April 16, 2024
Annapolis, US 63 F

UPDATED: Deaf, Blind, Disability Attorney Calls Out Key School for Lack of Captioning at Book Festival

UPDATE: See Key School response below.

The Annapolis Book Festival, a Key School event, was held virtually this past weekend amid ongoing COVID restrictions.  The event, normally a two-day festival at the campus along the banks of the South River, was expanded to three days to include more authors, panels, and activities.

However, one of the participating authors was left dumbfounded.  Haben Girma, a blind and deaf attorney, and disability advocate was invited to speak about her book, Haben: The Deafblind Woman Who Conquered Harvard Law.

However, when the author was getting set up, it was discovered that Key School would not be providing or any captioning for those that are deaf or hard of hearing.  This did not sit well with a deafblind attorney whose specialty is accessibility issues. Girma was told there would not be any captioning.

The show went on, but after the festival, Girma took to her substantial social media platforms to express her astonishment. In her video, it almost sounds like the start of a bad joke–two accessibility lawyers walk into a festival to discuss accessibility and find out there is no captioning.

Here she is.

Girma was named a 30 Under 30 By Forbes for Law & Policy in 2016, provided opening remarks with former President Barack Obama on the 25th anniversary of the Americans with Disabilities Act, and has been named one of the Top 100 Most Influential Africans by New African magazine.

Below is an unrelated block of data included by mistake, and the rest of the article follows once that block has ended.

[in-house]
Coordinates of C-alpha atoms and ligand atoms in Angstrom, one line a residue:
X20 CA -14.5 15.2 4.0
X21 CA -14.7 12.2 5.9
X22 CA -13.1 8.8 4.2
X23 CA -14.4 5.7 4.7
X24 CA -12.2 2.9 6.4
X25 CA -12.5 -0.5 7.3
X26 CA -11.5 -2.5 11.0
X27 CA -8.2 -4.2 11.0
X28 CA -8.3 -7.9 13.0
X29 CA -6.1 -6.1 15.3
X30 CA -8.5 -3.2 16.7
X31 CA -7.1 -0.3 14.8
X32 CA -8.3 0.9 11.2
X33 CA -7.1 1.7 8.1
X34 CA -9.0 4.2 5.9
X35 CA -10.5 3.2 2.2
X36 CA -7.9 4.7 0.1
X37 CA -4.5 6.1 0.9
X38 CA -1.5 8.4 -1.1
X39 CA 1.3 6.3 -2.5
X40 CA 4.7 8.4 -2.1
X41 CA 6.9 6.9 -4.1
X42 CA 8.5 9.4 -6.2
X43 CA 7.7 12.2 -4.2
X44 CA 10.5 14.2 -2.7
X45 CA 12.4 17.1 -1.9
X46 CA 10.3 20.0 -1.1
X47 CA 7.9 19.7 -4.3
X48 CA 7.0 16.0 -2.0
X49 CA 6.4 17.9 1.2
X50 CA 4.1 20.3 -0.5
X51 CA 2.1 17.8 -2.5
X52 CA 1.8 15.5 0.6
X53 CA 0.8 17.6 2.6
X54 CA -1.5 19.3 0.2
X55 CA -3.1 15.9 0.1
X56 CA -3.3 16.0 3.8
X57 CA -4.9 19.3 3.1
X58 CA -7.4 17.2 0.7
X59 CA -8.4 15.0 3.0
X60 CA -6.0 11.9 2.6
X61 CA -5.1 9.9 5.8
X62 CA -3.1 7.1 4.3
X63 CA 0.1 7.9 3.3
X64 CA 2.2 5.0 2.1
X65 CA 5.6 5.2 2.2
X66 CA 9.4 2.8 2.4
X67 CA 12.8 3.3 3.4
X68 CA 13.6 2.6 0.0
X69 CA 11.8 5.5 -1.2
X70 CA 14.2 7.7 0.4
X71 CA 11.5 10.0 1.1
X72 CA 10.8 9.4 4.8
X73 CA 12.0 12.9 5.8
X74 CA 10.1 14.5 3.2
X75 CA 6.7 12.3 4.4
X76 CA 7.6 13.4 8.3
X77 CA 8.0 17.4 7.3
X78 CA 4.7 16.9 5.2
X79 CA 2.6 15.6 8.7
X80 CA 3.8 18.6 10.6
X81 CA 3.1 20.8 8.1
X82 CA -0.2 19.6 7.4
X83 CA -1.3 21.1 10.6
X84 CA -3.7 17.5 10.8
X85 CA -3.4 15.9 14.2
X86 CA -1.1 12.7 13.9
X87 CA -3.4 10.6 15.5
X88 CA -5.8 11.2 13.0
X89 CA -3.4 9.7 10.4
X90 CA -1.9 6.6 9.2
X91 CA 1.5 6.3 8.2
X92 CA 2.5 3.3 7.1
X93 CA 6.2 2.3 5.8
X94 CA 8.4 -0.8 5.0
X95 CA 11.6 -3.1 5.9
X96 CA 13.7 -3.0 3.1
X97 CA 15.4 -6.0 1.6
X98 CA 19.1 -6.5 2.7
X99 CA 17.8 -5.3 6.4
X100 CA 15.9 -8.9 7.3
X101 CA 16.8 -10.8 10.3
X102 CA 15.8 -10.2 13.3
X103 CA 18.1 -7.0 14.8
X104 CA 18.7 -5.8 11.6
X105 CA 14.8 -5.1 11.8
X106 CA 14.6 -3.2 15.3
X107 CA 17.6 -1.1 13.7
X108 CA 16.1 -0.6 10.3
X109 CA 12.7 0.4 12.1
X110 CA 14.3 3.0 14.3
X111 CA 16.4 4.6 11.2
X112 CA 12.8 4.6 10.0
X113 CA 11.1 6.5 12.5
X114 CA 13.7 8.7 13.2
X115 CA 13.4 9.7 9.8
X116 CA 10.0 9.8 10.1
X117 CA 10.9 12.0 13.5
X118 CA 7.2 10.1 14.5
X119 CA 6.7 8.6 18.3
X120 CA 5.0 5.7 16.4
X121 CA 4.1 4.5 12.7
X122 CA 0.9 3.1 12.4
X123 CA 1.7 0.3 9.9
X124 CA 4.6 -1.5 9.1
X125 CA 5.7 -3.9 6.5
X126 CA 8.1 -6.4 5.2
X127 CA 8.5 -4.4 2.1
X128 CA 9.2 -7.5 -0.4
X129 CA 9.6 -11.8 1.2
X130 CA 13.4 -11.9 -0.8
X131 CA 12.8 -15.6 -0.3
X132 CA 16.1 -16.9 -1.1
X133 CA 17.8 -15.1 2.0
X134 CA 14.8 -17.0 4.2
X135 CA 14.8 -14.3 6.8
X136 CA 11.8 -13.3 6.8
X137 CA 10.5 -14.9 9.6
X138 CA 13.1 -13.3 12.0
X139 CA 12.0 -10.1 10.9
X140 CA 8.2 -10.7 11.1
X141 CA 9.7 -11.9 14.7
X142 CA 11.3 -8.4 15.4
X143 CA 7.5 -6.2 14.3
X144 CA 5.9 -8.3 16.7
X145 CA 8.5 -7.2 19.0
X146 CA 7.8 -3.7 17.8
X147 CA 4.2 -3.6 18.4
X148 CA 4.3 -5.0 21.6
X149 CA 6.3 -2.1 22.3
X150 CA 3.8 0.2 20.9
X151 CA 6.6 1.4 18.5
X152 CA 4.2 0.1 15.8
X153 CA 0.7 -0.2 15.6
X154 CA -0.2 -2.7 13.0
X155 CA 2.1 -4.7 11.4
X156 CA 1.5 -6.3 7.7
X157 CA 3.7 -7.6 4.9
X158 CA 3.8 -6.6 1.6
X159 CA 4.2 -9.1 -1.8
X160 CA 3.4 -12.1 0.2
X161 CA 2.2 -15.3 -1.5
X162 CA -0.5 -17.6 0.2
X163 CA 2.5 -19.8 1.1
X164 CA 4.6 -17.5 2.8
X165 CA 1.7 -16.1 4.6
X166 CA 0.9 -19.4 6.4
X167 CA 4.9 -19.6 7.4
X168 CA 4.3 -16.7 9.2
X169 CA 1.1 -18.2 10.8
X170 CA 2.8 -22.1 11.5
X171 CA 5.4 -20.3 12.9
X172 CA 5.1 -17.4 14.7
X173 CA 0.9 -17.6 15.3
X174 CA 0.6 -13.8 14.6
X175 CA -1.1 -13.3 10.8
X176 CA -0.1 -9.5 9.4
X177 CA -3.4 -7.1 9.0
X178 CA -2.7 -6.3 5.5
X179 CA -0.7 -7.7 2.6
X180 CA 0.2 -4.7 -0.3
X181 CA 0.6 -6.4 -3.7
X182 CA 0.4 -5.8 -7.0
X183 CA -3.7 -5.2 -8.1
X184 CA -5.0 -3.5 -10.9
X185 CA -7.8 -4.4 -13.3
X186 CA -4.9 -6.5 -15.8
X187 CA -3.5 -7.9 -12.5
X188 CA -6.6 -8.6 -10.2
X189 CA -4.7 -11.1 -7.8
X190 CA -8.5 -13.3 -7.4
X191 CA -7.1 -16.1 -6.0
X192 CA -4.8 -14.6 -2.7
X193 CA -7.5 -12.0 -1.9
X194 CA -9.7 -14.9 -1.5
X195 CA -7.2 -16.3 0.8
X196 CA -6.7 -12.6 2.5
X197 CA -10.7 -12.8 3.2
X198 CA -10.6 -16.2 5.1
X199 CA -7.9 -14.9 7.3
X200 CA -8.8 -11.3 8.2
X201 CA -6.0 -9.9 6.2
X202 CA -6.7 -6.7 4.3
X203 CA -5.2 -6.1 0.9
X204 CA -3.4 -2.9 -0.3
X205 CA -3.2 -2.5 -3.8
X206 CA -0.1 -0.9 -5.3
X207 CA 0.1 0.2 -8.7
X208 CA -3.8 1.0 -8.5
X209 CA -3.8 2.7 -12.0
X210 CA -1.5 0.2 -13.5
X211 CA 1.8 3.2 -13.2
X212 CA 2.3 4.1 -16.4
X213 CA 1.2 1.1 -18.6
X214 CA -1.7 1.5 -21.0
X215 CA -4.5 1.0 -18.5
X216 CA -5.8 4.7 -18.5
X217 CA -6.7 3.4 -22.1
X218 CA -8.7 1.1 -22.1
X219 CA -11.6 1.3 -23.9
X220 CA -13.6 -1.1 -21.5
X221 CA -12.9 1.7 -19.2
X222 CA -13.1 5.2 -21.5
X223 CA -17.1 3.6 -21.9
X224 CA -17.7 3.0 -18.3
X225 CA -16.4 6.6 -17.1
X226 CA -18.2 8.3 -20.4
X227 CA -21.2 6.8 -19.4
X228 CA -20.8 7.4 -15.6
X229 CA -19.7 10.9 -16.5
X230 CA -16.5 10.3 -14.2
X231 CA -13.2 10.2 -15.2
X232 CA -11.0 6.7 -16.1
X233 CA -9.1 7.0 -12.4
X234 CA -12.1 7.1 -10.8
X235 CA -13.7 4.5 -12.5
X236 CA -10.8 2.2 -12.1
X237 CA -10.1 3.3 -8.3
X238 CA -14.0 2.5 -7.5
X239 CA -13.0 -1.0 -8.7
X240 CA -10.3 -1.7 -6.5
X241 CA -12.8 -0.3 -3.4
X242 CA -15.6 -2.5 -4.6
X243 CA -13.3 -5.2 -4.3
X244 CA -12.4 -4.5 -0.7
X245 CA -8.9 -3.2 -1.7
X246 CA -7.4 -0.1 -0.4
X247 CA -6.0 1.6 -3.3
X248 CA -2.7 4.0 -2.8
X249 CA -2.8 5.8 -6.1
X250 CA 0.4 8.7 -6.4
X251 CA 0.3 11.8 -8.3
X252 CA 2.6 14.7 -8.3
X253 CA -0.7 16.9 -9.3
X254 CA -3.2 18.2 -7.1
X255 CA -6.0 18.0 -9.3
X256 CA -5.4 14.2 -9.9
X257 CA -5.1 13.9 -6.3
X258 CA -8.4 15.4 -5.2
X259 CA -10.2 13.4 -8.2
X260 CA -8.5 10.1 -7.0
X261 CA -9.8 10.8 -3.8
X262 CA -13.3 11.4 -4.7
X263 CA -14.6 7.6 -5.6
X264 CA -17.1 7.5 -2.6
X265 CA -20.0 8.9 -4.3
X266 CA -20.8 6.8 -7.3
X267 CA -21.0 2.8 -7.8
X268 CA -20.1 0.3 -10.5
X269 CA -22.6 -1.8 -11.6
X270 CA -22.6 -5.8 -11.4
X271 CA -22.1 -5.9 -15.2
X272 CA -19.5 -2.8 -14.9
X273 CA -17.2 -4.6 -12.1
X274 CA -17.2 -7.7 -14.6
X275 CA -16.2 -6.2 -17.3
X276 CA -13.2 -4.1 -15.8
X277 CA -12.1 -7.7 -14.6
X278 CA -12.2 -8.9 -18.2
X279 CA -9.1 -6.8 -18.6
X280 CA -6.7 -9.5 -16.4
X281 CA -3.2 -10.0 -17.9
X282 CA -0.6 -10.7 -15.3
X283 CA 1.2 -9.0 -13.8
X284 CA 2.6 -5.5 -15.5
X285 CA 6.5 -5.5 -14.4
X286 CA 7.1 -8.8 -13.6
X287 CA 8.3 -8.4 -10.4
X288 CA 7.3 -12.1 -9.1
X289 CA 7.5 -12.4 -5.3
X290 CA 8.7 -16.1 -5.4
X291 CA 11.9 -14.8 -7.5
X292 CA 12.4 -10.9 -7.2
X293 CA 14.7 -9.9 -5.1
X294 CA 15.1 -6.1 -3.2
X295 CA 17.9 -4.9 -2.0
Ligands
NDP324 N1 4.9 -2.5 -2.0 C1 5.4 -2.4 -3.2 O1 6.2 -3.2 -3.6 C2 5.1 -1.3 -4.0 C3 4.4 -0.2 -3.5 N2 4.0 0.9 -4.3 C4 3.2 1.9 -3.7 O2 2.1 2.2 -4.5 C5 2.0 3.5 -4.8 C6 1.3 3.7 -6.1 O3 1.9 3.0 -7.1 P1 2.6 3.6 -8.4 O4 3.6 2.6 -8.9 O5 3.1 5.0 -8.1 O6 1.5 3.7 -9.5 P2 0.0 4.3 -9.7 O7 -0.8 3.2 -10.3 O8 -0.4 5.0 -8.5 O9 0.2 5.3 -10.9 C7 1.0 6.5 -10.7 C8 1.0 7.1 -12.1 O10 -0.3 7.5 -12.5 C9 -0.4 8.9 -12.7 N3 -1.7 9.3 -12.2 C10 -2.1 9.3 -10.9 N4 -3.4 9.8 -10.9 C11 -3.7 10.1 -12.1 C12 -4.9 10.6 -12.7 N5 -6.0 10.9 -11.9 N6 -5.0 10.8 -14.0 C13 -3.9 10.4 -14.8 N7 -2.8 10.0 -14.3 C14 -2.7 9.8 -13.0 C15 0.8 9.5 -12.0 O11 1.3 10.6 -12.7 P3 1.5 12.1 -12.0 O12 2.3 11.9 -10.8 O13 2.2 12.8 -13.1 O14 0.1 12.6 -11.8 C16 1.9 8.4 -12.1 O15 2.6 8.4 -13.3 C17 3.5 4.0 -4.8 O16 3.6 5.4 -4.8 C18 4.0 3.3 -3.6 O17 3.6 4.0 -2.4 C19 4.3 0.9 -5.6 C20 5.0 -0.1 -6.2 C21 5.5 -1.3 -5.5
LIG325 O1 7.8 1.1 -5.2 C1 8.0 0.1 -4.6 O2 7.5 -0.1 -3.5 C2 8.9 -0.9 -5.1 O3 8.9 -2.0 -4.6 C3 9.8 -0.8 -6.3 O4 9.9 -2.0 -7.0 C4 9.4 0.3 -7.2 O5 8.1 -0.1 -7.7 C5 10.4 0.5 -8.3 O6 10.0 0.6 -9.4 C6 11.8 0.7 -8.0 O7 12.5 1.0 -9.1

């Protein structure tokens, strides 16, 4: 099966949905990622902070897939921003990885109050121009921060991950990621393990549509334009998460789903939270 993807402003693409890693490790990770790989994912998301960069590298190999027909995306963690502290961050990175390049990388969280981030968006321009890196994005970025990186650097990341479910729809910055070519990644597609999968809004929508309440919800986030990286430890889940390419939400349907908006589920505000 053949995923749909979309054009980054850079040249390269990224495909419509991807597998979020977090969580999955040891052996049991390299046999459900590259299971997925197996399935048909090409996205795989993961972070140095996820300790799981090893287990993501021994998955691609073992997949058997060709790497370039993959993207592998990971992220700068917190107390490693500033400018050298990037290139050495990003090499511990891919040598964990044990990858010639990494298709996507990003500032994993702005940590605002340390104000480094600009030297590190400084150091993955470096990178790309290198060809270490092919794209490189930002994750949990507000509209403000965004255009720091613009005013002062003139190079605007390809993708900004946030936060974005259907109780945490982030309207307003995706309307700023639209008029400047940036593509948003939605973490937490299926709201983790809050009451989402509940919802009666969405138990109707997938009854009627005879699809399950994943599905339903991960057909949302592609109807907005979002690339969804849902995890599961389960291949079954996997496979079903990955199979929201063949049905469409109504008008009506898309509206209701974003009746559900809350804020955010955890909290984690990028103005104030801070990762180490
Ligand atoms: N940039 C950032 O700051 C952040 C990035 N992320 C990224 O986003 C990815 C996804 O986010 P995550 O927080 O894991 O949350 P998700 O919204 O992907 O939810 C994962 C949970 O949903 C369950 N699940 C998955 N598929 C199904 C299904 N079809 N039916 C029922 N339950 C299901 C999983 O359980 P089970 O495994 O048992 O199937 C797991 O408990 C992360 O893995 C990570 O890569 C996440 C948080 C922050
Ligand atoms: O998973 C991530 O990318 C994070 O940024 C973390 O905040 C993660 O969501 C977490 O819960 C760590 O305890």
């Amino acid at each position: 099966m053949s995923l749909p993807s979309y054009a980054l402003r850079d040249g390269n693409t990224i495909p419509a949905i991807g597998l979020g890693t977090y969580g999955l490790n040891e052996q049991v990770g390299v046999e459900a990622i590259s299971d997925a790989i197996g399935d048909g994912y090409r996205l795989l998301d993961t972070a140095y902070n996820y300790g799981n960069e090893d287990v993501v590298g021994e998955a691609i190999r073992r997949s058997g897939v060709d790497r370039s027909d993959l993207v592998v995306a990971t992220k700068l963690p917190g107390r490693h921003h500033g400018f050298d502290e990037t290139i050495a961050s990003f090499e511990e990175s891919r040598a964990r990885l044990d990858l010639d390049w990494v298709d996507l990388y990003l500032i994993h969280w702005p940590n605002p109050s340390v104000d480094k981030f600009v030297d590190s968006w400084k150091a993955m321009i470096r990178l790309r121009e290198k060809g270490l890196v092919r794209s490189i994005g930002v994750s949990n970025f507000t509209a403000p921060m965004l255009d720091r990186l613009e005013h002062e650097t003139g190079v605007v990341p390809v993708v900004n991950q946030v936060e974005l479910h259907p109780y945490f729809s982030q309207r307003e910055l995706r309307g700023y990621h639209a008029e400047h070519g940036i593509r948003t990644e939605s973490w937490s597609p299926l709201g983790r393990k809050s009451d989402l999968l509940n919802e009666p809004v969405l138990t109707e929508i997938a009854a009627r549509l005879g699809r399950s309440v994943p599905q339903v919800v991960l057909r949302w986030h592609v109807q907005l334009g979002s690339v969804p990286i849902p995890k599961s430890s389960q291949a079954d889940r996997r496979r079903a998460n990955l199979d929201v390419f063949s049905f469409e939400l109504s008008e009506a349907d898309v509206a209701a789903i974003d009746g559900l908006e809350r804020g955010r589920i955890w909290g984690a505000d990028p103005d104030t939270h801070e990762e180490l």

We reached out to the Key School and the organizers of the Annapolis Book Festival and our emails have not been returned. This article will be updated when we receive a response.

UPDATE:  We received an email from Irfan Latimer, the Director of Communications for Key School:

We are deeply sorry that Haben Girma and Lainey Feingold had to confront accessibility issues at the Annapolis Book Festival. In the very arena we hoped would provide insight to the wider community about Ms. Girma’s inspiring life experience, inclusivity and equity, we found ourselves unprepared to deliver the experience both presenters and attendees deserved.

It was our understanding during the planning of the festival that our virtual platform provider, Crowdcast, was going to provide closed captioning for all of the panels. Unfortunately, that was not the case. With advice from Ms. Girma and moderator Ms. Feingold, we were able to adjust the panel presentation to a Zoom platform and utilize closed captioning through its service; however, as we are learning, not all closed captioning services provide error-free transcription, as was the case with Haben Girma’s presentation.

Moving forward we will be more discerning about the capabilities of companies we partner with and more deliberate in our conversations with our authors to ensure both greater accessibility for all and to guard against our blindspots.

We appreciate Ms. Girma’s candor and calling us out. We are committed to do better.

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